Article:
Activists hold 'Abolitionist Pride' march to call for dismantling of police and prisons

·3 min read
The No Pride in Policing Coalition gathered at Nathan Phillips Square at 11 a.m. for an event it called 'Abolitionist Pride,' then marched to various sites that the coalition says represent queer and trans oppression. (Mehrdad Nazarahari/CBC - image credit)
The No Pride in Policing Coalition gathered at Nathan Phillips Square at 11 a.m. for an event it called 'Abolitionist Pride,' then marched to various sites that the coalition says represent queer and trans oppression. (Mehrdad Nazarahari/CBC - image credit)

About 500 people marched in downtown Toronto before the Pride parade on Sunday to call for the abolition of police and the prison system in Ontario.

The No Pride in Policing Coalition gathered at Nathan Phillips Square at 11 a.m. for an event it called "Abolitionist Pride," then marched to various sites that the coalition says represent queer and trans oppression.

An online poster for the event said demonstrators were "reclaiming our radical histories and creating liveable futures without police and prisons."

The march began outside Toronto city hall, then proceeded to the Ontario legislature and got close to Toronto police headquarters. But organizers said police would not let demonstrators go farther than Bay and College streets.

"We must defund, we must demilitarize, we must abolish," Beverly Bain, a coalition organizer, said during the march.

"We need to defund police, we need to reallocate those funds to communities to create sustainable communities, we need to abolish police and prisons and we need to start creating a community and a society without harm."

The marchers also stopped in front of the U.S. consulate to show support for women who will be affected by the U.S. Supreme Court decision to overturn Roe v. Wade, which provided the constitutional right to abortion in the U.S. for nearly 50 years.

Mehrdad Nazarahari/CBC
Mehrdad Nazarahari/CBC

Bain said the coalition is critical of Pride Toronto's decision to ask for more police protection during its parade. She said LGBTQ people are "under siege" by police.

"This is not the kind of protection that queer and trans people are looking for. Police do not protect us. They are not in our corner," she said.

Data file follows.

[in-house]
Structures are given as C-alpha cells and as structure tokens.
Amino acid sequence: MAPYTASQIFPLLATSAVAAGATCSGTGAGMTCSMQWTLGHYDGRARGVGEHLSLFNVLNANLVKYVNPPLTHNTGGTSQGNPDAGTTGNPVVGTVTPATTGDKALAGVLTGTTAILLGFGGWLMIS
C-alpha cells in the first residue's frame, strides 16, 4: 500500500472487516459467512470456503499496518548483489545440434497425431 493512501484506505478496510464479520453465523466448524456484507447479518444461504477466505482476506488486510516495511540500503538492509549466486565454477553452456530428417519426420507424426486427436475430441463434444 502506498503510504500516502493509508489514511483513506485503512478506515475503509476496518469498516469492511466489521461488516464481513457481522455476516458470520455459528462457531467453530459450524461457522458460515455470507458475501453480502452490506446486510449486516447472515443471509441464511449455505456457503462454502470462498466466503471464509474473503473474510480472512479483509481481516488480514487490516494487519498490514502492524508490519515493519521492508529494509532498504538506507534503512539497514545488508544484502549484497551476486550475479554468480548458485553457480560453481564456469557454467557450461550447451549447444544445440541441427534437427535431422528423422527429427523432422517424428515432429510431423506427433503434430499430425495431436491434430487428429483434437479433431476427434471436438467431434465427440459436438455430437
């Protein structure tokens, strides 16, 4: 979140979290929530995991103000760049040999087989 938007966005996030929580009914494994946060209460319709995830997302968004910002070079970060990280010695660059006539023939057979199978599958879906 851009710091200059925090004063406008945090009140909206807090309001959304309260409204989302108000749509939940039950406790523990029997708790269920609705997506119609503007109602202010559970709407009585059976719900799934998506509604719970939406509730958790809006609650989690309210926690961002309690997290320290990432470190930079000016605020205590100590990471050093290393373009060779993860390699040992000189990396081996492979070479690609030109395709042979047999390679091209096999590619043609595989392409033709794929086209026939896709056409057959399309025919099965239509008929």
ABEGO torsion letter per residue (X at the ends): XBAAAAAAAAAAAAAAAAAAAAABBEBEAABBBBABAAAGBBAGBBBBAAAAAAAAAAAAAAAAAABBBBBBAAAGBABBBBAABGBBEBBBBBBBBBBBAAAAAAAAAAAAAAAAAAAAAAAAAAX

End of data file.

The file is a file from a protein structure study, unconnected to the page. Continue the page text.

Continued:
Bain noted the coalition rejected a recent apology by Toronto Police Chief James Ramer in response to the service's treatment of racialized people. She said the apology was an empty performance.

Ramer made the apology when the service released race-based data that shows Black and Indigenous people are disproportionately affected by use of force and strip searches by Toronto police officers.

Mehrdad Nazarahari/CBC
Mehrdad Nazarahari/CBC

Gary Kinsman, an organizer of the No Pride in Policing coalition, said the march was an abolitionist pride march, which means the coalition wants to see police services and prisons disarmed, defunded and dismantled.

"It's absolutely crucial that the trans and queer liberation movements adopt an abolitionist project and that's why we are organizing this event today to protest the escalation of police violence and racism in our city," Kinsman said.

Kinsman said Pride Toronto has become a highly commercialized organization, dominated by corporations, that produces a parade that is largely a spectacle for heterosexual people and it doesn't advance the goals of queer and trans liberation movements.

"This is not what queer and trans liberation is all about," he said.

The No Pride In Policing Coalition defines itself as a group of queer and trans people formed in 2018 to support the demands raised by Black Lives Matter TO at the 2016 Pride Toronto parade. It said it supports BLM TO in its demand for a 50 per cent cut to the Toronto police budget.